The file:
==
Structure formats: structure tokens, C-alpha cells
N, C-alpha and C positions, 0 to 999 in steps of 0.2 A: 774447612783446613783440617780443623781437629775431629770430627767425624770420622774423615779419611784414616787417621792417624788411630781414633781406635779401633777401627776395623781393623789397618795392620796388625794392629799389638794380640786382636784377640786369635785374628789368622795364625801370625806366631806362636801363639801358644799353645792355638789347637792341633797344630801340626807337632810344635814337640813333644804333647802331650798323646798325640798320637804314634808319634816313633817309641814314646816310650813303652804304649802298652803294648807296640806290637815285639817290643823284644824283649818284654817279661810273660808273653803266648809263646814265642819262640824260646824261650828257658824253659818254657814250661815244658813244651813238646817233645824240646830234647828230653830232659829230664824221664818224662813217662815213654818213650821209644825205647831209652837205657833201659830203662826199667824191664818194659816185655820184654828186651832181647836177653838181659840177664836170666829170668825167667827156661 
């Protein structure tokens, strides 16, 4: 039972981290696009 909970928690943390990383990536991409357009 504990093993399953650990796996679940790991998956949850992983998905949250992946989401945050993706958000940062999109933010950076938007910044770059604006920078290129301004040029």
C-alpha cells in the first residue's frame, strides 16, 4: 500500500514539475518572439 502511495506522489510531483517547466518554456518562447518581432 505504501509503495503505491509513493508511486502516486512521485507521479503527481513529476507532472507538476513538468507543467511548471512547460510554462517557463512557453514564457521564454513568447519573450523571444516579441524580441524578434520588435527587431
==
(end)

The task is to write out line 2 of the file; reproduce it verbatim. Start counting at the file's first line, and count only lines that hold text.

N, C-alpha and C positions, 0 to 999 in steps of 0.2 A: 774447612783446613783440617780443623781437629775431629770430627767425624770420622774423615779419611784414616787417621792417624788411630781414633781406635779401633777401627776395623781393623789397618795392620796388625794392629799389638794380640786382636784377640786369635785374628789368622795364625801370625806366631806362636801363639801358644799353645792355638789347637792341633797344630801340626807337632810344635814337640813333644804333647802331650798323646798325640798320637804314634808319634816313633817309641814314646816310650813303652804304649802298652803294648807296640806290637815285639817290643823284644824283649818284654817279661810273660808273653803266648809263646814265642819262640824260646824261650828257658824253659818254657814250661815244658813244651813238646817233645824240646830234647828230653830232659829230664824221664818224662813217662815213654818213650821209644825205647831209652837205657833201659830203662826199667824191664818194659816185655820184654828186651832181647836177653838181659840177664836170666829170668825167667827156661 